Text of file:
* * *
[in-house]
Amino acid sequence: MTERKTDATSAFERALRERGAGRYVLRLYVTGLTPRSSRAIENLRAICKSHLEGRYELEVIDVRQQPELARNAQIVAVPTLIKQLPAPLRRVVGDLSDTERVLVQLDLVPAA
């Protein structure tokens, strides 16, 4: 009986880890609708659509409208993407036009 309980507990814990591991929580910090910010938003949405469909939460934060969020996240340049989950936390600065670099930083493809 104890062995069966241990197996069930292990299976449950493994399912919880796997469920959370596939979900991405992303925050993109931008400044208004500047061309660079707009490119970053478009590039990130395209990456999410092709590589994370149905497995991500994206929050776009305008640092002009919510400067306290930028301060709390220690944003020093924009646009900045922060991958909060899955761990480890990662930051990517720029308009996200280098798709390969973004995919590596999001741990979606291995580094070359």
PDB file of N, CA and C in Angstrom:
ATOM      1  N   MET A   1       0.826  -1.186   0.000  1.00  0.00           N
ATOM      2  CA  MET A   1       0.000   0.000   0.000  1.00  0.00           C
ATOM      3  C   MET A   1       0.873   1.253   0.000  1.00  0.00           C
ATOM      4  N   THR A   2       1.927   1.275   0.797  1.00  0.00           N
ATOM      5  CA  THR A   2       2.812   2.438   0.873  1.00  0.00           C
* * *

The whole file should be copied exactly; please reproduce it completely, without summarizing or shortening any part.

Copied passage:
[in-house]
Amino acid sequence: MTERKTDATSAFERALRERGAGRYVLRLYVTGLTPRSSRAIENLRAICKSHLEGRYELEVIDVRQQPELARNAQIVAVPTLIKQLPAPLRRVVGDLSDTERVLVQLDLVPAA
């Protein structure tokens, strides 16, 4: 009986880890609708659509409208993407036009 309980507990814990591991929580910090910010938003949405469909939460934060969020996240340049989950936390600065670099930083493809 104890062995069966241990197996069930292990299976449950493994399912919880796997469920959370596939979900991405992303925050993109931008400044208004500047061309660079707009490119970053478009590039990130395209990456999410092709590589994370149905497995991500994206929050776009305008640092002009919510400067306290930028301060709390220690944003020093924009646009900045922060991958909060899955761990480890990662930051990517720029308009996200280098798709390969973004995919590596999001741990979606291995580094070359």
PDB file of N, CA and C in Angstrom:
ATOM      1  N   MET A   1       0.826  -1.186   0.000  1.00  0.00           N
ATOM      2  CA  MET A   1       0.000   0.000   0.000  1.00  0.00           C
ATOM      3  C   MET A   1       0.873   1.253   0.000  1.00  0.00           C
ATOM      4  N   THR A   2       1.927   1.275   0.797  1.00  0.00           N
ATOM      5  CA  THR A   2       2.812   2.438   0.873  1.00  0.00           C